Serena: An Adult Fairy Tale (1979)/Same
Time Every Year (1981/Impulse Pictures DVDs)/28 Hotel Rooms (2012/Oscilloscope DVD)
Picture: C/C/C+ Sound: C+ Extras: D/D/C+ Films: C/C+/B-
1970s cinema peaked in 1980 just before videotape started to really kick in, a
few epics were made (including Caligula
and softcore big budget camp works like Can’t
Stop The Music, et al) leaving the industry in a strange transition
period. This included the XXX
productions spending more money and/or trying to be more “artistic” and that
means the filmed works had to do something to make their money back and this
included becoming more sexually explicit.
the case in Fred J. Lincoln’s Serena: An
Adult Fairy Tale (1979) and Same
Time Every Year (1981), just issued by Impulse Pictures on DVD. Serena
is short at 69 minutes (no joke intended) is a weak Cinderella send-up with bad
writing, mixed sex moments and even the humor is on the weak side, while Year has humor more typical of the
industry at the time, more explicit sex than usual and a few moments that are
memorable and shows us the direction the industry was going to go into as they
eventually abandoned film for much cheaper videotape.
features early work by XXX survivor Ron Jeremy doing more humor than was
typical of such productions of the time, but as Porn Chic faded, Jeremy would
prop up the genre with his comic approach that would help the industry survive
and transition. This also happened when
Martial Arts films moved into much swifter decline in the late 1970s, so Jackie
Chan arrived for better and worse to continue making them, so by that logic,
Jeremy is the Jackie Chan of XXX films.
DVD has any extras, but they are curios into an industry trying to be more
legitimate and failing miserably (and profitably) at doing so. Lincoln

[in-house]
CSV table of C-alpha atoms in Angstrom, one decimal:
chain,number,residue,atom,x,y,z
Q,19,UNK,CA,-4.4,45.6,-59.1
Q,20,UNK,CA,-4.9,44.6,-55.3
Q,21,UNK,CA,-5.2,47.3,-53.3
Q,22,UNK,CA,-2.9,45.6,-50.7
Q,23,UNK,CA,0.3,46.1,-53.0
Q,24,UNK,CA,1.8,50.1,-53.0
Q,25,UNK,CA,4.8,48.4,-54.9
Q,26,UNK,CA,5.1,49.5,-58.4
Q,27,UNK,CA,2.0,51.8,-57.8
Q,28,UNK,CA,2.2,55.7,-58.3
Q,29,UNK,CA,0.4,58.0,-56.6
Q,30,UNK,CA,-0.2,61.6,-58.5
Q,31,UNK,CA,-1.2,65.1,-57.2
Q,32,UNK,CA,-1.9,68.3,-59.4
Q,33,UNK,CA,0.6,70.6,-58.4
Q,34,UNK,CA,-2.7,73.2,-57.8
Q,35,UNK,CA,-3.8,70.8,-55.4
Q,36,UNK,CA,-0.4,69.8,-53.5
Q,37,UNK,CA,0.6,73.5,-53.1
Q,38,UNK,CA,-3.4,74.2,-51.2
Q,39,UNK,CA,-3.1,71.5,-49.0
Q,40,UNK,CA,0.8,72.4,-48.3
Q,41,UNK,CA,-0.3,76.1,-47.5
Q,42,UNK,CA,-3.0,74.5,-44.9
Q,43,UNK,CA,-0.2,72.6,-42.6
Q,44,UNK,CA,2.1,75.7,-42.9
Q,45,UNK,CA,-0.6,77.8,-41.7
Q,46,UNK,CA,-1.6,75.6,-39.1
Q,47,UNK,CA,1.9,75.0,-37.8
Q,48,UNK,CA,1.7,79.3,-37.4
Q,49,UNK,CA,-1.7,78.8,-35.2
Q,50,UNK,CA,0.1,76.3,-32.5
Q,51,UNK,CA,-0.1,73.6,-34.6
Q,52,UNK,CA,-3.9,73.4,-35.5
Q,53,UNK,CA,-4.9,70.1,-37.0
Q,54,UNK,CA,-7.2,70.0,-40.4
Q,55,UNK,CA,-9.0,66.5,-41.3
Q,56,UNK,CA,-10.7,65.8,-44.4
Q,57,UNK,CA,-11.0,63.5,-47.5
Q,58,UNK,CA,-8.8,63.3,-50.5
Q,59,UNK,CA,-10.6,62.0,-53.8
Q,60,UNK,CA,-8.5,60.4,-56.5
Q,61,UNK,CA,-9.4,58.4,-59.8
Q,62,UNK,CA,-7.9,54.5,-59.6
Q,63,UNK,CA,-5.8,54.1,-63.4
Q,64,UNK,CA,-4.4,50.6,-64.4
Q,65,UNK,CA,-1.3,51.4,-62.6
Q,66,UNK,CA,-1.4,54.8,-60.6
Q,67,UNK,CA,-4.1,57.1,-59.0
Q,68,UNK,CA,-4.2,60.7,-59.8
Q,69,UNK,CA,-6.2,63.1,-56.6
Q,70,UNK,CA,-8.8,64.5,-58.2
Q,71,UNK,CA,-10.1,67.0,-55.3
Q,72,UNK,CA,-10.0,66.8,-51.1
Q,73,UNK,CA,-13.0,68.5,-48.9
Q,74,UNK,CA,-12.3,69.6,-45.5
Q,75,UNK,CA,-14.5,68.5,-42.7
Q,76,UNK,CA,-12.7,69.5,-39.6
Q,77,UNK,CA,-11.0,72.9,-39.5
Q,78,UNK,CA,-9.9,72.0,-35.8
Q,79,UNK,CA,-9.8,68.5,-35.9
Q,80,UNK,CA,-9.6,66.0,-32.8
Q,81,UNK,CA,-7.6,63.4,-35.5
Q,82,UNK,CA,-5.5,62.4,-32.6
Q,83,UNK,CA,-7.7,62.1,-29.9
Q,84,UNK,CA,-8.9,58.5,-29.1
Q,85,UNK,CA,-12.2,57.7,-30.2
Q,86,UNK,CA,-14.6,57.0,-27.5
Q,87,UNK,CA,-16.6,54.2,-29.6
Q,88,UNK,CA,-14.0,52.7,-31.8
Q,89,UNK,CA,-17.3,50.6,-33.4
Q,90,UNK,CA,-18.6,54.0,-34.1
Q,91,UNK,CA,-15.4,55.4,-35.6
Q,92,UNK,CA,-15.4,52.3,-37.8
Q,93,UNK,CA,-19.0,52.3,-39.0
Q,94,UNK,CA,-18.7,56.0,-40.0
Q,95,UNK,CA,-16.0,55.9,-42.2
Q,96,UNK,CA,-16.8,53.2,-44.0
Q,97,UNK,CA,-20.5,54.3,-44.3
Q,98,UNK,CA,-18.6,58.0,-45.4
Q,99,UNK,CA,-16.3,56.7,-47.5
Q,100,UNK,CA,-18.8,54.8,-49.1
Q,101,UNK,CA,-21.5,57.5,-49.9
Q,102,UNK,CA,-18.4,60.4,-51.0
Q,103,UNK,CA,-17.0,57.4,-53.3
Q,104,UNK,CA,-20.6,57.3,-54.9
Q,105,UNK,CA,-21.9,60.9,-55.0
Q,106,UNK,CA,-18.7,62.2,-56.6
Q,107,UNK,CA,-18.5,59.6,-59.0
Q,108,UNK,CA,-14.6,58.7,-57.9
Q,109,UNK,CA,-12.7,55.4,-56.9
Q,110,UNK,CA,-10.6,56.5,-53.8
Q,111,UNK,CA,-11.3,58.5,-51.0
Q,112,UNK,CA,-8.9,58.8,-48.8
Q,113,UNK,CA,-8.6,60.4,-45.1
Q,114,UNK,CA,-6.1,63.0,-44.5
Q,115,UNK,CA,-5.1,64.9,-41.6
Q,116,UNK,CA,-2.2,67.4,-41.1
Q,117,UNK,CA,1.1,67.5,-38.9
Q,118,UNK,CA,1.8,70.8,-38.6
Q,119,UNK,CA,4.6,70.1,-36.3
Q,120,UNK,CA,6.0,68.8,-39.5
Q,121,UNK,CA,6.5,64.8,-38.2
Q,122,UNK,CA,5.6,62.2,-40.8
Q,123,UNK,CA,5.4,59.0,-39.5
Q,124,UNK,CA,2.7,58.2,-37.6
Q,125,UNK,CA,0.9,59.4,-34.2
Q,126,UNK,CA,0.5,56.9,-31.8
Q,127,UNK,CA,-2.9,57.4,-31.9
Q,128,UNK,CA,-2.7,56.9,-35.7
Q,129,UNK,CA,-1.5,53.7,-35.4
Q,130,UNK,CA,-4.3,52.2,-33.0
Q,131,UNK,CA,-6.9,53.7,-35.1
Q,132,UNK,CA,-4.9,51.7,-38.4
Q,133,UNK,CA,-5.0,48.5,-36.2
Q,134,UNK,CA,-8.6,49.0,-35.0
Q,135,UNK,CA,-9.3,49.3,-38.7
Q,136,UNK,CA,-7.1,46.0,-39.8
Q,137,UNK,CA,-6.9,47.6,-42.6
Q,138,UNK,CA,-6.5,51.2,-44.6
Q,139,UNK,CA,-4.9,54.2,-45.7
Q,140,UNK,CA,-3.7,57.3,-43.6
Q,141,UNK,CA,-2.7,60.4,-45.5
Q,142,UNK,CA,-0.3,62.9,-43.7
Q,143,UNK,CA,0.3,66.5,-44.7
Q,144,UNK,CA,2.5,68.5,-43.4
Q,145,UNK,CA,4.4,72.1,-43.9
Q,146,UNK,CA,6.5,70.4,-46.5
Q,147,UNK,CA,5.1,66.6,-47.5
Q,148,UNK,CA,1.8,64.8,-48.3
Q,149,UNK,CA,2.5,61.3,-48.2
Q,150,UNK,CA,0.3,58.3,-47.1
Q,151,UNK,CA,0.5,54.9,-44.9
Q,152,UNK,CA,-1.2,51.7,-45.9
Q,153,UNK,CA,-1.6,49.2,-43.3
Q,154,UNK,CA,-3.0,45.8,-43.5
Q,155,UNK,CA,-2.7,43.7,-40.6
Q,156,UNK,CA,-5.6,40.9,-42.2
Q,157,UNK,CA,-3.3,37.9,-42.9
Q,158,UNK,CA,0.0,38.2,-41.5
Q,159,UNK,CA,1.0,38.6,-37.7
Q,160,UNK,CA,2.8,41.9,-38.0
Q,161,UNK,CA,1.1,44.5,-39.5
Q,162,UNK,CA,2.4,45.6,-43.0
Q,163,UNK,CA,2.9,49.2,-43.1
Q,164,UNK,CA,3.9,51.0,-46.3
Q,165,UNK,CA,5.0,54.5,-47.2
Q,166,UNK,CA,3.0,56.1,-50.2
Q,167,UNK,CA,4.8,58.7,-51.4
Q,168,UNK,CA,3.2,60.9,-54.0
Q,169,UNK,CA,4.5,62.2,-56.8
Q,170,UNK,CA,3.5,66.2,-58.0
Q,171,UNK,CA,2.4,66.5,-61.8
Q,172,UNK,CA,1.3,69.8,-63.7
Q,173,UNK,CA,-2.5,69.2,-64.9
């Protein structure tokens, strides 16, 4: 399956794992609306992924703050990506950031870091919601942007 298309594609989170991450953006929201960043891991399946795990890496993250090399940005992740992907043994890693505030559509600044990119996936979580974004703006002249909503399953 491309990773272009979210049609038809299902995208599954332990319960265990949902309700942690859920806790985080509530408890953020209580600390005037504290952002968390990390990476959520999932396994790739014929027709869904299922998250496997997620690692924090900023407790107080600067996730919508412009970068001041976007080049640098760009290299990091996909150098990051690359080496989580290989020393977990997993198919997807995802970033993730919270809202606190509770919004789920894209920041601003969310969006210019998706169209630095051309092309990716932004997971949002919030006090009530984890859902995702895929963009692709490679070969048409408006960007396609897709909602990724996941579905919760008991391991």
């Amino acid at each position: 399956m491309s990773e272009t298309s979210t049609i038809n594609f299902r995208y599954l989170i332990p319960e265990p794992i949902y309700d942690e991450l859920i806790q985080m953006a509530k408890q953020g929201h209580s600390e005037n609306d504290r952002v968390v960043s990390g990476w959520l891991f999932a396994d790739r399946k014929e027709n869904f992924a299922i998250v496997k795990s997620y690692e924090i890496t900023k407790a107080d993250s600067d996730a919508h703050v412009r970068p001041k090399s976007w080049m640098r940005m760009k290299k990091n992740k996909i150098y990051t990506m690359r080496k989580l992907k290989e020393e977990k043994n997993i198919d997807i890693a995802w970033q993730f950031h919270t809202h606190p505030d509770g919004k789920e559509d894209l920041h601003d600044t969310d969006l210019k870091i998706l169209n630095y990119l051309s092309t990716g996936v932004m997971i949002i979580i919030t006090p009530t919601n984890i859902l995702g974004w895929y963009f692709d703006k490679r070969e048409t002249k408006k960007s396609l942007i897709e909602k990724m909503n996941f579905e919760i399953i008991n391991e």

was also an actor in Wes Craven’s original Last
House On The Left.
unofficial XXX rating killed the legitimate adult status of the X rating and
was not very successfully succeeded by the NC-17 rating, there was still a
desire to see films with a mature adult sexual content and this eventually
produced new dramas and new approaches to sexual freedom on film.
Ross’ 28 Hotel Rooms (2012) is a
fine recent example of this as the film features a married woman (Marin Ireland) and
single writer (Chris Messina) having an affair that is serious, sexually
explicit and no joke. They are having
fun and really do like each other, trying the no strings attached approach
until it is obvious this is not going to work so easily. Might they love each other? What do they want with each other besides
is a character study without being pretentious, artsy and ironically is more
realistic than the XXX films above, but there were also approaches that were
rejected (voiceovers that might offer the stream of thought approach) and the
actors are pretty convincing all the way, even if a little bit of this does not
work or has run on issues in some scenes.
The chemistry and way the relationship evolves is a plus and that makes
the film worth a look, but it is explicit in its own way in this “not rated”
edition which also avoids the mumblecore independent production clichés.
include Deleted Scenes and an Alternate Ending that shows how they were
experimenting with several approaches, the Original Theatrical Trailer and an
interview with Director Ross during the Sundance Film Festival.
anamorphically enhanced 1.85 X 1 image on all three DVDs are soft, but Serena and Year have prints that have their share of age, damage, dirt and
color inconsistency, though you can see in some shots how good these must have
looked upon first release. Rooms is a new HD shoot and is nicely
shot throughout without major detail issues or motion blur problems. I would like to see it on Blu-ray.
Dolby Digital 5.1 mix on Rooms is
dialogue and silence oriented, but it is well recorded for the most part and
just narrowly better than the lossy Dolby Digital 2.0 Mono on the other DVDs
which show the limited fidelity of their original recordings and need some
- Nicholas Sheffo